Sarah L Dixon (British Working Class Poets)

Sarah L Dixon,

Sarah L Dixon is based in a Huddersfield valley and tours as The Quiet Compere. 

Sarah has recently been published in The Journal, The Rialto and Prole. She has several poems on podcasts and had a poem published on a beer-mat. Sarah’s books are The sky is cracked (2017 Half Moon Books), Adding wax patterns to Wednesday (2018, Three Drops Press) and Aardvark Wisdom  (2021, Kazvina Press). 

Sarah’s inspiration comes from many places, including pubs and music, being by and in water and adventures with her twelve-year-old, Frank. Sarah’s most recent love affair is with Morecambe Bay.


Sold out, closed down

You can buy a table lamp for £39.95

but you cannot afford to light it.

Instead, you spend hours gazing

at a stained-glass glow

you can never own.

A haircut at the barbers is a fiver

but you and your money are turned away

because you are a woman

requesting a crop cut.

Your cut should take longer,

be coloured and curled,

more costly to maintain.

You resort to hacking your hair with scissors.

Buy an over-priced pint with the note.


They close Abdul’s corner shop, the libraries

the smaller schools.

Then the good old standards go:

Marks, Debenhams, Peacocks.

Those who complain

only ever buy online.

It is cheaper and delivery is free

if you keep spending.


The NHS is dismantling itself

one over-worked nurse

or PA at a time.

Community disintegrates

as the lonely find a self-serve checkout,

a machine for train tickets,

an instruction to disembark

at the centre of the bus.

The smiles and civilities have been sold

to the same place the grit is

and tarmac for potholes.


I am reminded of the time Kwik Save closed for good.

We ripped out the shelves with youthful relish

unplugged the freezers.

Glad we wouldn’t be going back.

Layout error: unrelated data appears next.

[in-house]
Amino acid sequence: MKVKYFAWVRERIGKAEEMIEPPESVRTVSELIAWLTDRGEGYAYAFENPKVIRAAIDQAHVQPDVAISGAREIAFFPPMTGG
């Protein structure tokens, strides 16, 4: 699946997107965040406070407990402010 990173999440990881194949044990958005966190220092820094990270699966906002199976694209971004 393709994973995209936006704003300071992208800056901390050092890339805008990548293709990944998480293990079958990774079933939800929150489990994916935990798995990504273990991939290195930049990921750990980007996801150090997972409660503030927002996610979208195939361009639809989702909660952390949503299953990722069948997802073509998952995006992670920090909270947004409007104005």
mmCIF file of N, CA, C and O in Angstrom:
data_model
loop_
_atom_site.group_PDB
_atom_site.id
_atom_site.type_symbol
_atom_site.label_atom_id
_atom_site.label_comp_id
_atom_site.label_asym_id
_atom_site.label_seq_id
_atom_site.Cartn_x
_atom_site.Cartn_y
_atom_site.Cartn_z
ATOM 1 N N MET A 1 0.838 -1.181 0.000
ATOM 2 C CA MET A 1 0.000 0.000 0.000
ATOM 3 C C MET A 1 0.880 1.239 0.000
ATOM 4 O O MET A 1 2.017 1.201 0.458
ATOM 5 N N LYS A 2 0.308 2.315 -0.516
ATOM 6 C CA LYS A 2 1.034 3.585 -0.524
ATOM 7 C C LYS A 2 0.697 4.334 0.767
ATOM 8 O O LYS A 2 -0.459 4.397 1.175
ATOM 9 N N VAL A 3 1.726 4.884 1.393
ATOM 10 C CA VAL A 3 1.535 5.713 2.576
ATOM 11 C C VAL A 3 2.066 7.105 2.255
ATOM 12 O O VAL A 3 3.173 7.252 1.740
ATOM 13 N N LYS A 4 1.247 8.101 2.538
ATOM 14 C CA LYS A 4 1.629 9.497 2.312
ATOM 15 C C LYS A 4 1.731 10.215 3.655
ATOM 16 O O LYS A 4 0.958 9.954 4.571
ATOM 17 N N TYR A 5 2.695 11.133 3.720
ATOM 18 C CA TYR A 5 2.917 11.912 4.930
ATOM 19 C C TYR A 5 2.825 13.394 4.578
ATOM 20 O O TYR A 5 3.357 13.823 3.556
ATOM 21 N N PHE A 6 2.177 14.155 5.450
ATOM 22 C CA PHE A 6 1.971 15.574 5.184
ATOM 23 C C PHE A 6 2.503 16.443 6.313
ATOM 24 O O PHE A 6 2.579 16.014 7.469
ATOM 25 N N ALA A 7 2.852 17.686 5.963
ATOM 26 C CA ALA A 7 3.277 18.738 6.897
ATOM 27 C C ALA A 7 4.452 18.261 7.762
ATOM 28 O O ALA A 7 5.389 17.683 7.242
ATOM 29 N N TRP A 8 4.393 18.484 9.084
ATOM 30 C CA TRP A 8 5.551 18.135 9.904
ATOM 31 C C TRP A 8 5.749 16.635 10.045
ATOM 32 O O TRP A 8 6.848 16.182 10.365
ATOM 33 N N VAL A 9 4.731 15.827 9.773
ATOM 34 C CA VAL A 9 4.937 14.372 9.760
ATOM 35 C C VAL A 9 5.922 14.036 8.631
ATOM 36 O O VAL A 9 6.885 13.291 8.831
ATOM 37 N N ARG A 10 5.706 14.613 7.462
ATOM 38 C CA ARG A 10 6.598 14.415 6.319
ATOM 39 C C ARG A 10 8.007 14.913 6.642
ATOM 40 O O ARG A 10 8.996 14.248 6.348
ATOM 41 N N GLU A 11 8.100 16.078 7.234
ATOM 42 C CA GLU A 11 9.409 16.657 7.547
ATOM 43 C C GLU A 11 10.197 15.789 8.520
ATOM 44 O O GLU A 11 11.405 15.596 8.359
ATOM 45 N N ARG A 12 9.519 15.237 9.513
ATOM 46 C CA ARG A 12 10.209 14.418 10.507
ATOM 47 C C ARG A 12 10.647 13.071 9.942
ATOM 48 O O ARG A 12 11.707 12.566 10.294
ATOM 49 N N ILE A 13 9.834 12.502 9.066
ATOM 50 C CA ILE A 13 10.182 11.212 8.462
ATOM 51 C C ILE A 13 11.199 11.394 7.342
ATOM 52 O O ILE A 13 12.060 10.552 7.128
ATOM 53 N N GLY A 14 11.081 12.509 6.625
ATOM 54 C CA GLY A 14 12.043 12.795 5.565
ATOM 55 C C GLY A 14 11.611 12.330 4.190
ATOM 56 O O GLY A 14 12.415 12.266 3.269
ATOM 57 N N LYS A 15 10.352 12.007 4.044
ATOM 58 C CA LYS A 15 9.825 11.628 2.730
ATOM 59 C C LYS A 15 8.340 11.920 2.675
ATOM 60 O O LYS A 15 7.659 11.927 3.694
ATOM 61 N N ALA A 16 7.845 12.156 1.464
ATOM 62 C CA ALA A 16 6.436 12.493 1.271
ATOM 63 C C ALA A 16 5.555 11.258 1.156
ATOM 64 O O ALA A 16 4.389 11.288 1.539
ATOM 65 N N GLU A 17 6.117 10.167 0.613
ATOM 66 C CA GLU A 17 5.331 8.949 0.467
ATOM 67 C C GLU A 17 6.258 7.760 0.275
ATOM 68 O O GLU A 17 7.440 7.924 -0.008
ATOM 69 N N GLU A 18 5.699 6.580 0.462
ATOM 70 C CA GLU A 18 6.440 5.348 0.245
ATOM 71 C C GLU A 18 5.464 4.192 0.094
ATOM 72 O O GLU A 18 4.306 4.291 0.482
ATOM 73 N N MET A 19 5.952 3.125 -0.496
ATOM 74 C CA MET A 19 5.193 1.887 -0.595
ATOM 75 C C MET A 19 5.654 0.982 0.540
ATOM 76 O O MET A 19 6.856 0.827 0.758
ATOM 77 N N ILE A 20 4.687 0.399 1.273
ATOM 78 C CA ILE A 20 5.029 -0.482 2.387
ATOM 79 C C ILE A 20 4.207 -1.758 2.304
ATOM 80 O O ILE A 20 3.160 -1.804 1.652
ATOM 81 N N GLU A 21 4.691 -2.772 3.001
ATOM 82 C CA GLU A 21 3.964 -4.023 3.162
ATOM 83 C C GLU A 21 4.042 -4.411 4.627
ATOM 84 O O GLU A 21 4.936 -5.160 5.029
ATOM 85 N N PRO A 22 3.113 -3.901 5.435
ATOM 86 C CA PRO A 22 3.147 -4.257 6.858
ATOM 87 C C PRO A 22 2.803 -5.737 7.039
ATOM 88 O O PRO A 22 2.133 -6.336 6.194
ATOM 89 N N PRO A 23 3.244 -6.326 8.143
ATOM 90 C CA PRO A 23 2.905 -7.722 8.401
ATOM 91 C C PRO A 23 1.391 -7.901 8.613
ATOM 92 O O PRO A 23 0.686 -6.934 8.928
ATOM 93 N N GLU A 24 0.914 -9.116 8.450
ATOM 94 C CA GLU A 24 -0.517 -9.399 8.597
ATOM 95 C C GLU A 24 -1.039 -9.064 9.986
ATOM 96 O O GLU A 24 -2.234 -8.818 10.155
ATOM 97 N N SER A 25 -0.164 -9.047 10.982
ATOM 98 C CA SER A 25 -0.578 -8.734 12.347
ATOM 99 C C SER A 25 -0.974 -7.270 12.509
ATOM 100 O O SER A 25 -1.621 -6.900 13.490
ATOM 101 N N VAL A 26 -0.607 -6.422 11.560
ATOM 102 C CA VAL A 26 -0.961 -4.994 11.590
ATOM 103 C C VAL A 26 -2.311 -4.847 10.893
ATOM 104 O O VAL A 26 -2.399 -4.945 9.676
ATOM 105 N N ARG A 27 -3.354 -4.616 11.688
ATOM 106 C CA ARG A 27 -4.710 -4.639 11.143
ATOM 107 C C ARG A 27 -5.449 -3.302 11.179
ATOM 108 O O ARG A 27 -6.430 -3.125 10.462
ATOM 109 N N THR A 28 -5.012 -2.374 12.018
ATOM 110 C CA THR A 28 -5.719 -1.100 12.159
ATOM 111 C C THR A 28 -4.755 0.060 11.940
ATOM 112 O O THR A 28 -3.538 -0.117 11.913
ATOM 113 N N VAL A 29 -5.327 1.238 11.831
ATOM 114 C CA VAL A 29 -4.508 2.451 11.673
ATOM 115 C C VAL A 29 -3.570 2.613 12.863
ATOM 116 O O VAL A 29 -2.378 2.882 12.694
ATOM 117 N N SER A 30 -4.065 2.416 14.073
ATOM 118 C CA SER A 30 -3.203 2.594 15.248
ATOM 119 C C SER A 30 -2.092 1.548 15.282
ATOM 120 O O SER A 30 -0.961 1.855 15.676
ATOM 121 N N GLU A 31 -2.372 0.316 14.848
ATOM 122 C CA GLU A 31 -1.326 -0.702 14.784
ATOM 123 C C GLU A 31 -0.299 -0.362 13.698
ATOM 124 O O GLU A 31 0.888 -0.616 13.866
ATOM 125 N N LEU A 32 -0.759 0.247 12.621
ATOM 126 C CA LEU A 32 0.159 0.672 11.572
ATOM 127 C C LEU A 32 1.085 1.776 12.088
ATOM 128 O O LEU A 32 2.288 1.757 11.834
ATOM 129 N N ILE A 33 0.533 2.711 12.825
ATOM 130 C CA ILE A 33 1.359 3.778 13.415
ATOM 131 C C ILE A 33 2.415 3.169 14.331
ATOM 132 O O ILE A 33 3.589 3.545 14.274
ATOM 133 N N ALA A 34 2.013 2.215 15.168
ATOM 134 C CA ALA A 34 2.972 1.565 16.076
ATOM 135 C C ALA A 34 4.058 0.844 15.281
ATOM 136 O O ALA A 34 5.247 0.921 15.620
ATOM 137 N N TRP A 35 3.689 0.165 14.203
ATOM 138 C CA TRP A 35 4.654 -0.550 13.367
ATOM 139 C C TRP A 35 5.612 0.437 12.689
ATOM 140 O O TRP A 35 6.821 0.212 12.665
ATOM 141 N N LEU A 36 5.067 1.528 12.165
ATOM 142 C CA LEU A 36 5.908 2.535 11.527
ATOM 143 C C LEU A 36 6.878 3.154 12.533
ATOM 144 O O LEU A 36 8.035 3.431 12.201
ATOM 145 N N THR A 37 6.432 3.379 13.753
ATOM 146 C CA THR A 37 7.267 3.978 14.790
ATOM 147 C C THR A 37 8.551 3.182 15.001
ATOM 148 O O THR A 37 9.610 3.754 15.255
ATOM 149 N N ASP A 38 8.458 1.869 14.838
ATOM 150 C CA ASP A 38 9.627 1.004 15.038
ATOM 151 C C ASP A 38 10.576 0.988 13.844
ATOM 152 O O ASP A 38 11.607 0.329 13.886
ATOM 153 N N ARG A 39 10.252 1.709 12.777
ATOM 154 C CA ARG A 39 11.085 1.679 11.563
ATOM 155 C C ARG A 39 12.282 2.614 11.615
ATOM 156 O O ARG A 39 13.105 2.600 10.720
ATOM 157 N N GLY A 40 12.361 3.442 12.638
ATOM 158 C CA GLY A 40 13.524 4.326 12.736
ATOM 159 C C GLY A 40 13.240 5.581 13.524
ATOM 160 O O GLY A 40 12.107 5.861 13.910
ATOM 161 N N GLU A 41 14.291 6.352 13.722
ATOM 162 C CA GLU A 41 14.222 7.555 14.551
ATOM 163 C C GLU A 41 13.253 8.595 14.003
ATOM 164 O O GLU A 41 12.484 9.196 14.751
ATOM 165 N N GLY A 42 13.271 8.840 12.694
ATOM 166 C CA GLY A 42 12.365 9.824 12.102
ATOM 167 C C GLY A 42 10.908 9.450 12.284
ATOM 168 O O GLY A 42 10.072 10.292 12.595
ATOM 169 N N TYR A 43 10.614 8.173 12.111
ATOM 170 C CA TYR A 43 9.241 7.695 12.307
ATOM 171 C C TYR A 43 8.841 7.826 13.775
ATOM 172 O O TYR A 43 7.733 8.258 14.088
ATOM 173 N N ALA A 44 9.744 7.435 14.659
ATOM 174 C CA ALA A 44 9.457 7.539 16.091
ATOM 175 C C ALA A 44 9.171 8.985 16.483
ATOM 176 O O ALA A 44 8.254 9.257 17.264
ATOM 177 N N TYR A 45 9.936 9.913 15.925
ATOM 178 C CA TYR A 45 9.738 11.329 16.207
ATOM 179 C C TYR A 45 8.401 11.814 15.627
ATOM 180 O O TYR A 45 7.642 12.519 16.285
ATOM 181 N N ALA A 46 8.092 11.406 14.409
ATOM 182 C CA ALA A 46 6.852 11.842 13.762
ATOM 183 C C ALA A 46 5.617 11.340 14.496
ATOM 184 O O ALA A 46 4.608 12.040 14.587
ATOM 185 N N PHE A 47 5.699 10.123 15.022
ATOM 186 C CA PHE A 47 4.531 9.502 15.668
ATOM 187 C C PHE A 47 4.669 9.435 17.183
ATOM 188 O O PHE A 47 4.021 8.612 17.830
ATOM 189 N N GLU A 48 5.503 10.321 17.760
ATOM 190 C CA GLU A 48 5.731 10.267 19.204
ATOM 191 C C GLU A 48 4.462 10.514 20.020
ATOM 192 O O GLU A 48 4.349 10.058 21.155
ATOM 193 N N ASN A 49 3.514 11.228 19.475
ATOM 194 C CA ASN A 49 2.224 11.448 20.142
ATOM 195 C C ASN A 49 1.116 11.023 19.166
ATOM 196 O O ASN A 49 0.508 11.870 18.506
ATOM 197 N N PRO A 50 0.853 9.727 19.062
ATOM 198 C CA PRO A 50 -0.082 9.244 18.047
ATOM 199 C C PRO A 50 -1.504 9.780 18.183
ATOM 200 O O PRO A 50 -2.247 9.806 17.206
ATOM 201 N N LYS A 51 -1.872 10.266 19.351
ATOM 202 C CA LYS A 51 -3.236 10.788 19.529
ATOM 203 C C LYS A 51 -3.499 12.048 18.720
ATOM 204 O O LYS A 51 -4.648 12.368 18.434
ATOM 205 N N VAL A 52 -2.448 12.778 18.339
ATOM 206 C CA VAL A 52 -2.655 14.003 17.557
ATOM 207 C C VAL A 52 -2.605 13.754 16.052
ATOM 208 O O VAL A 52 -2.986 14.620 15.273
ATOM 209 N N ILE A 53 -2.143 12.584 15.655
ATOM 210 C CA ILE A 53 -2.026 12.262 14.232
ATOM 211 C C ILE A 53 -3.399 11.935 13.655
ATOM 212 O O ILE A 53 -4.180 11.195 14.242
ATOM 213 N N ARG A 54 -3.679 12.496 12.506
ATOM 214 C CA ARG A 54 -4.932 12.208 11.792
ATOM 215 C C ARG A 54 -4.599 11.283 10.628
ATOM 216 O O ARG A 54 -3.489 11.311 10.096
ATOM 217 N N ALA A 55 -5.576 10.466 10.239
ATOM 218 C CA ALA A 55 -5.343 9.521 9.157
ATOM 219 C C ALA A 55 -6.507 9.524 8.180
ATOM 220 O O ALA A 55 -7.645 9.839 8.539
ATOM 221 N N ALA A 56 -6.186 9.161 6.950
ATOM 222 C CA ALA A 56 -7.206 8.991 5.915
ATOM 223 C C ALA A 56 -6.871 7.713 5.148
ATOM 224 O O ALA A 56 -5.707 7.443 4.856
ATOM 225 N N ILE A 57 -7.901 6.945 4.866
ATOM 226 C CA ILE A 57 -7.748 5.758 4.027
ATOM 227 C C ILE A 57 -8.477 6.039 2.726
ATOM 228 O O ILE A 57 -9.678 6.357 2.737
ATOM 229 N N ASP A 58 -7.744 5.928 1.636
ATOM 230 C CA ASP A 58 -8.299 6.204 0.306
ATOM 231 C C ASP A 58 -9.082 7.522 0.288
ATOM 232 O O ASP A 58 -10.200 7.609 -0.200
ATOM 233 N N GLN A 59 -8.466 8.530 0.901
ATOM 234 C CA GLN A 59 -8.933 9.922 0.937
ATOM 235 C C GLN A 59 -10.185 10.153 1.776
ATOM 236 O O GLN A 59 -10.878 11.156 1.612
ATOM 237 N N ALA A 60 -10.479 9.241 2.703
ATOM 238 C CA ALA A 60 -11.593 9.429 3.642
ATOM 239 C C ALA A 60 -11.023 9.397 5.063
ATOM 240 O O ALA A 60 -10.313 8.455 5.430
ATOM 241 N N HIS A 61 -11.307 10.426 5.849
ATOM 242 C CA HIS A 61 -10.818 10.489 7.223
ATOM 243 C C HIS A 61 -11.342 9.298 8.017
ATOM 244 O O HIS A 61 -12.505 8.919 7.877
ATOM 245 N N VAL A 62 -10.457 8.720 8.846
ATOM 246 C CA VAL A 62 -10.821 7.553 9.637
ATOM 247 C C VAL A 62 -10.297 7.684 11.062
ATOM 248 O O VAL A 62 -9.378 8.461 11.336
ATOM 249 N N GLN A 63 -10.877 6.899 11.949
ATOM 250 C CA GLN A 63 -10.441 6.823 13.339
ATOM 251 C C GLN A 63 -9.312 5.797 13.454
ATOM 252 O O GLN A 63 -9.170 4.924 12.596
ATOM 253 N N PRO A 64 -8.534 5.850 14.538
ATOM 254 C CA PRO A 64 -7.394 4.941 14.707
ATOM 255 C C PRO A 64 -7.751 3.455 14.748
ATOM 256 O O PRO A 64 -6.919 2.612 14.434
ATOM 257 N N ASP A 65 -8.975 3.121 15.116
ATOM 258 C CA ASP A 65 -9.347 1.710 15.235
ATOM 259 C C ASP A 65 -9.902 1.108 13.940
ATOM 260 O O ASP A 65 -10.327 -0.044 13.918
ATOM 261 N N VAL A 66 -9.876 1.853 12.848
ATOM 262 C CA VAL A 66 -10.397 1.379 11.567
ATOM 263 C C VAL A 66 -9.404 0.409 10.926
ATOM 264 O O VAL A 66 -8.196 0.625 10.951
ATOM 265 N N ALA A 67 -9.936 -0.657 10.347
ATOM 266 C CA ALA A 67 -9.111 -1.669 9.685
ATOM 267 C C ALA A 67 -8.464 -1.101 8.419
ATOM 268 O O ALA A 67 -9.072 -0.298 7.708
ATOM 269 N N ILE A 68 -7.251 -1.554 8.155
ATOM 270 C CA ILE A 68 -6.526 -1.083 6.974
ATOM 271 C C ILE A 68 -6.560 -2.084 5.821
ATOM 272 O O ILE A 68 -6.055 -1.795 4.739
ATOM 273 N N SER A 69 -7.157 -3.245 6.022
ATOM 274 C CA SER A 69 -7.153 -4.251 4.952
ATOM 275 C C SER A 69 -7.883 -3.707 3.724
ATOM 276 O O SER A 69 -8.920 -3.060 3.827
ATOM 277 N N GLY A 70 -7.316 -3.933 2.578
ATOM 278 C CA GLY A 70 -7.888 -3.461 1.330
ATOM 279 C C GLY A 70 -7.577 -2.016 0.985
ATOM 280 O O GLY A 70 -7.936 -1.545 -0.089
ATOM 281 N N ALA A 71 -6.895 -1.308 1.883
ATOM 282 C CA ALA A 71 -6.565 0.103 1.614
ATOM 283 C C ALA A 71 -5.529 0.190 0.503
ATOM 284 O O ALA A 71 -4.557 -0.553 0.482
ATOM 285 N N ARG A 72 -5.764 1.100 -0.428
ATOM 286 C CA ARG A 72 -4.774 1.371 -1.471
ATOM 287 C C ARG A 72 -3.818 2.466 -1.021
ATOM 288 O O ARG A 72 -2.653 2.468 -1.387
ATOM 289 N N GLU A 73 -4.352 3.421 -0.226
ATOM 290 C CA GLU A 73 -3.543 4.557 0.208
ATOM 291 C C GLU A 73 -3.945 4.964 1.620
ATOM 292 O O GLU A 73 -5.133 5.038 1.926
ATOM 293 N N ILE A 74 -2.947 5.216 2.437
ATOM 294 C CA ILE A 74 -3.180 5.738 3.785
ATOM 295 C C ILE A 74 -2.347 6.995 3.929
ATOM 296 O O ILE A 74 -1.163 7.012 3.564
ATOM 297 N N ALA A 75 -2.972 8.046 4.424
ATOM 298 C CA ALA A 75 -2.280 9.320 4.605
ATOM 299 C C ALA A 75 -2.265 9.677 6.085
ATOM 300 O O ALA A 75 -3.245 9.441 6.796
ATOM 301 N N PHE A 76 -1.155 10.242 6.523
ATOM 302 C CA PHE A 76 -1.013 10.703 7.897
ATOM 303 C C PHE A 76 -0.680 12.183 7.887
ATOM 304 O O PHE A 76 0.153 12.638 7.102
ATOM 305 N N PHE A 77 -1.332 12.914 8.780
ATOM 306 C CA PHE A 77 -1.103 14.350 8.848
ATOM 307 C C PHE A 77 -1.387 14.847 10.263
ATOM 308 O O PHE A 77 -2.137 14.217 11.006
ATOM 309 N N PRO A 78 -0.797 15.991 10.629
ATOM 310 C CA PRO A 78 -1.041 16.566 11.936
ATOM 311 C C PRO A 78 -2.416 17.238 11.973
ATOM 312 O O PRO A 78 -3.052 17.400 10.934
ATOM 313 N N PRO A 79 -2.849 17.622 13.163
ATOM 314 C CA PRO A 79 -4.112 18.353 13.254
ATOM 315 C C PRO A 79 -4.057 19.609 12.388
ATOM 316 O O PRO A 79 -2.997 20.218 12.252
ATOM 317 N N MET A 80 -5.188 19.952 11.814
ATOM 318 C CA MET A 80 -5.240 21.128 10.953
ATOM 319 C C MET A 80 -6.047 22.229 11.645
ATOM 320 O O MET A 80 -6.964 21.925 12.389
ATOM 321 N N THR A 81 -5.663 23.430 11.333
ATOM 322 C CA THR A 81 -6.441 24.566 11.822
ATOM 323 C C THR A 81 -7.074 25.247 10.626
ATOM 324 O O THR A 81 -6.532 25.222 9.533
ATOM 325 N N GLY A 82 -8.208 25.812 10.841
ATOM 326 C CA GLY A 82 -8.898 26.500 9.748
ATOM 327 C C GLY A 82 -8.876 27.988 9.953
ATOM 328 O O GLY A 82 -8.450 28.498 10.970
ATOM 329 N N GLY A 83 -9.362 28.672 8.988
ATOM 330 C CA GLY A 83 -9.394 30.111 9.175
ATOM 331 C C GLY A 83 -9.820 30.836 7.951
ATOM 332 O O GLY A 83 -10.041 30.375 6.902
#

But now when places close

the shelves and freezers stay in place.

No new buyers to make these air hangars better, brighter, vital.

These high street windows

are dead-eyed and down-cast.

The heat chokes us.

The rain soaks us.

There is no comfort

 in this summer.

We are all red-eyed and irritated.

We itch for a revolution.


We are hungry for it,

but we are tired

our cores are built from broken promises

and specks of guttering hope.

These used to be what made our eyes shine

they are now lit, sometimes, by wine or whisky.

Soon to be dead and dull

for all the good will have drained

from even the most optimistic minds.

Optimism thrives

when possibilities are many

as each runway, PROW or freedom

is grown over, boarded up or denied

our hopes are put out

with the small metal hat

that used to countdown to Christmas.


We seek relief in the cloak of songs

from when we were fourteen.

We watch superhero films

to convince ourselves

it will all be okay.

But it isn’t.

And it won’t be.


The world is dying.

There are no buyers.

We are the dinosaurs this time

hoping for a meteor

before bland-faced, blond-mopped stupidity

ends us instead. 


(first published on International Times, 2019)


Lockdown sun-dial 

We locate the Blutac

in the kitchen drawer

under bottle-openers,

bag clips, a never-used pickle fork.


The A4 ream we bought that Tuesday,

the one where everything started shutting down hourly,

came in useful again.


Two pencils, not the same design,

they are in every room, hiding,

one takes some time to stand upright.

The other draws the sun's journey

across the front of our house,

maybe it also counts the sirens,

the drop in car numbers.


The next day the shadows are not quite faithful,

do not line up with the numbers carefully

and confidently marked out on the dial.


The seven and four are written differently

to the way I would have drawn them.

Frank says they are the grown-up versions.

It is too late to alter

my ingrained number construction now.


Each morning the shadows shift,

changed by our knowledge

of another day,

by the fact we are here to see it,

and by those who are not.


And Frank asks

'Where do the shadows go at night?'

It is not the first time he has asked this.


(first published in Lighthouse Literary Journal, 2021)


Word association


You tie

my favourite pet

to a sign


'government interference'.


Make my first gig

when I was discovering

who I was

about proving

my identity.


Take the model and colour

of the Mini

that gave me freedom

and drain the happy flight

from these memories.


What is your memorable word?


And have we sullied it

enough for you yet?


Is it still happy?

If so, we have more work

to do here.


(first published on I am not a silent poet page, 2017)


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